The Innovation Imperative: How Corporations and Nations Can Thrive and Survive the Tsunami of Global Competition

Kenneth P. Morse, Co-director of the ESADE Open Innovation and Corporate Entrepreneurship Programme

Government leaders across Europe and North America are seeking to formulate enlightened, effective policies to create the necessary Innovation and Entrepreneurial ecosystems and help their corporations respond to severe threats of loss of markets at home and abroad. The need to better commercialize public and private investments in R&D is well understood, but does not always happen as hoped for and mandated in well-intentioned protocols.

Hope is not a strategy. We know the European Innovation Engine may not be firing on all 8 cylinders and decisive action is required, particularly since competitor governments around the world are putting more of their muscle behind their drive for innovation.

Let’s go back to basics: Innovation = Invention + Commercialization

One reason that hopeful protocols fail to deliver the needed results is that Innovation is difficult, and requires teamwork among people of different disciplines. The inventors of breakthrough ideas are rarely well equipped to lead their inventions from the cool comfort of the laboratory to the cruel crucible of the marketplace. Even the best and brightest new breakthroughs need to be SOLD. Inventors need to team up with gritty, market savvy, workaholic entrepreneurs to translate their ideas into practice, quantify the value proposition, and find and convince early “beachhead” customers. The job is not complete until years later when the new invention becomes an accepted standard, and finally achieves total global domination of the carefully chosen market niche.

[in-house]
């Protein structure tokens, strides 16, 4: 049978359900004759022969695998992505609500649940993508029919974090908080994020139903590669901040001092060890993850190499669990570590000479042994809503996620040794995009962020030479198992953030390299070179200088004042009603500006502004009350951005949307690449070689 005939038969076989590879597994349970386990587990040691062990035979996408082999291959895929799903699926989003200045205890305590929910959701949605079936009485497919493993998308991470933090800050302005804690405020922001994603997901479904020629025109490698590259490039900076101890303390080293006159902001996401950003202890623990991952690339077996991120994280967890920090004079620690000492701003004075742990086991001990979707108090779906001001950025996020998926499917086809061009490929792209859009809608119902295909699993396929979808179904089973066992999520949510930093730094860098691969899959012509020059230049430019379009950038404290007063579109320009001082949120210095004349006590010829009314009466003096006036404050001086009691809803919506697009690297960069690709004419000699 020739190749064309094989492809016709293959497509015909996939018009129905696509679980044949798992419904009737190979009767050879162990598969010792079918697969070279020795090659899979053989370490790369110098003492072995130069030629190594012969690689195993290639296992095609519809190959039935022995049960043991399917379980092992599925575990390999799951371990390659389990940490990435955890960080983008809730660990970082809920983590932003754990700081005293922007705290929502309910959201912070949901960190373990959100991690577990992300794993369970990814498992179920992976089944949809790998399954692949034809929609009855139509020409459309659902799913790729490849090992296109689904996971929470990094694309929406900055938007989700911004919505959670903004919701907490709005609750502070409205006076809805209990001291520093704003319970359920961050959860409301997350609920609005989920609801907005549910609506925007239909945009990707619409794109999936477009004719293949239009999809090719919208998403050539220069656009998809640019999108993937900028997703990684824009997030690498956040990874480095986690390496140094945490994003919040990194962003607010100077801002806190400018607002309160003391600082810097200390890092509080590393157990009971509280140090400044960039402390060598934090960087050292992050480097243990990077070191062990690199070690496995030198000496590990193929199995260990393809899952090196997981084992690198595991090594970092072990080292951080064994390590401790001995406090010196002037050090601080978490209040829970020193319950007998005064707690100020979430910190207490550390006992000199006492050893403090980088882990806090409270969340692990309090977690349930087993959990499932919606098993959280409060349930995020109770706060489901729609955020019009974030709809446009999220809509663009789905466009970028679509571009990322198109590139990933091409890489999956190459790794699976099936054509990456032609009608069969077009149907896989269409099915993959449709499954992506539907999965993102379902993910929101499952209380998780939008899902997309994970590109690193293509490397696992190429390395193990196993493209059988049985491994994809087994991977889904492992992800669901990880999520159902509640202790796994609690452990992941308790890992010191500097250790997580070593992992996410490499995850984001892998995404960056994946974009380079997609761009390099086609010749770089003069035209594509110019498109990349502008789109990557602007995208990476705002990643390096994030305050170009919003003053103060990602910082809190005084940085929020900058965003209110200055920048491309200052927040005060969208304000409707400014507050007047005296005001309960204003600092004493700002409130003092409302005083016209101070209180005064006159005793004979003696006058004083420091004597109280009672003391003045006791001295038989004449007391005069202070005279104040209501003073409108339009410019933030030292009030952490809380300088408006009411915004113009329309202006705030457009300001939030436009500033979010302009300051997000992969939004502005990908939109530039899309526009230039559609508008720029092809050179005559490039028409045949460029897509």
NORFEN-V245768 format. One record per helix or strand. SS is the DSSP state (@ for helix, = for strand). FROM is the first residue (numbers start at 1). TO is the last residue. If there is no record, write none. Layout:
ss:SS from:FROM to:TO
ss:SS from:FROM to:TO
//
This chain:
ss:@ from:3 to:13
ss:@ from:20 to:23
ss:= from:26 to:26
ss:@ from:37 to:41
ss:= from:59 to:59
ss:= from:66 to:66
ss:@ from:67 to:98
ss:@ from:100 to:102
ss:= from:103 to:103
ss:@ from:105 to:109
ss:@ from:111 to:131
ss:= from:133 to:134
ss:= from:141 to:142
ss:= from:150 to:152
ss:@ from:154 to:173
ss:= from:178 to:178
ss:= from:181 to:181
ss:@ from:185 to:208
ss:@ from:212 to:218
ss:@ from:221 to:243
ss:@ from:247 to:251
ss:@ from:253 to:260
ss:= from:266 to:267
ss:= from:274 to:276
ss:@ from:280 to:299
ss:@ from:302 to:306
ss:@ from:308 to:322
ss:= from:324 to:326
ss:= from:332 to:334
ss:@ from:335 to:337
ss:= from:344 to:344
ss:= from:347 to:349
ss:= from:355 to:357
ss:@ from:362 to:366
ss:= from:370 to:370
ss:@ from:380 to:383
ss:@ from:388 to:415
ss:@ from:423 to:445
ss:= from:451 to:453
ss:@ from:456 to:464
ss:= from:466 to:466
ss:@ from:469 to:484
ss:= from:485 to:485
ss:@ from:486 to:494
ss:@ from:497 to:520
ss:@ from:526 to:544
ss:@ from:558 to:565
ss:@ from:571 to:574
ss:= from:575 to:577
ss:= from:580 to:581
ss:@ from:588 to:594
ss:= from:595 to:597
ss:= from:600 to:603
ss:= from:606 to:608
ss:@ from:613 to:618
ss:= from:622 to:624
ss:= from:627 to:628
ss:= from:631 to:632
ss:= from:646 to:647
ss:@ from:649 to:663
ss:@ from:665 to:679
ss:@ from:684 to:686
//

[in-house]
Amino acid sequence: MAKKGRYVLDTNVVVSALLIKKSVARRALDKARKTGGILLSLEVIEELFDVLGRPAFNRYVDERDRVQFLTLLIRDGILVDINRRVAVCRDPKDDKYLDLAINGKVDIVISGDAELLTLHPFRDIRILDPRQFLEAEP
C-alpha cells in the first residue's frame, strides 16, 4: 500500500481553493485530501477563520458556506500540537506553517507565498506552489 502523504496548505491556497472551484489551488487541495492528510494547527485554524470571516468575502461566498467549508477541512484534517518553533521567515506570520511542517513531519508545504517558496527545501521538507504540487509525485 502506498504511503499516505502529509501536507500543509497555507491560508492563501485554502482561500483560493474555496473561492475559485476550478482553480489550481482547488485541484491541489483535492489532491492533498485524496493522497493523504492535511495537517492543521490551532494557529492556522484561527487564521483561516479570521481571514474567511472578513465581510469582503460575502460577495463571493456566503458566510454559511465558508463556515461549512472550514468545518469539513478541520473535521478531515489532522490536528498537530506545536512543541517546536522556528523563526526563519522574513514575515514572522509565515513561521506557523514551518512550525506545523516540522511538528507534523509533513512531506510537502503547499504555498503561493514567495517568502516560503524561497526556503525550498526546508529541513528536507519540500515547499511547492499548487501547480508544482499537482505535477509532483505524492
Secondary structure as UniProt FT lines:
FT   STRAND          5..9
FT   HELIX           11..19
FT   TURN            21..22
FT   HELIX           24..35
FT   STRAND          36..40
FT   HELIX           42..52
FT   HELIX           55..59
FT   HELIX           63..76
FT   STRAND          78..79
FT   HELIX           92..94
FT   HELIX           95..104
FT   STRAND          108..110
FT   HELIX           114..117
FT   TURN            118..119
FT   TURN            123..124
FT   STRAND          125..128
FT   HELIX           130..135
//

The Lisbon protocol in its various forms envisions top-notch inventors achieving innovation by commercializing their ideas. How will they seek out and be more easily connected to passionate entrepreneurs, and where will Europe’s next generation of entrepreneurs come from?

The challenge is palpable for both global and local corporations, as well as
government-funded laboratories. The pace of change and the need for rapid innovation has never been greater. Today the CEOs of the top companies in the so-called mature Western economies have few tools (and little time) to help them re-engineer their organizations to be more innovative. They lie awake at night worrying that faster, more innovative, lower-cost competitors are springing up every day, eager to take big bites from their cash cows and star performers.

Kenneth P. Morse

Co-director of the ESADE Open Innovation and Corporate Entrepreneurship Programme

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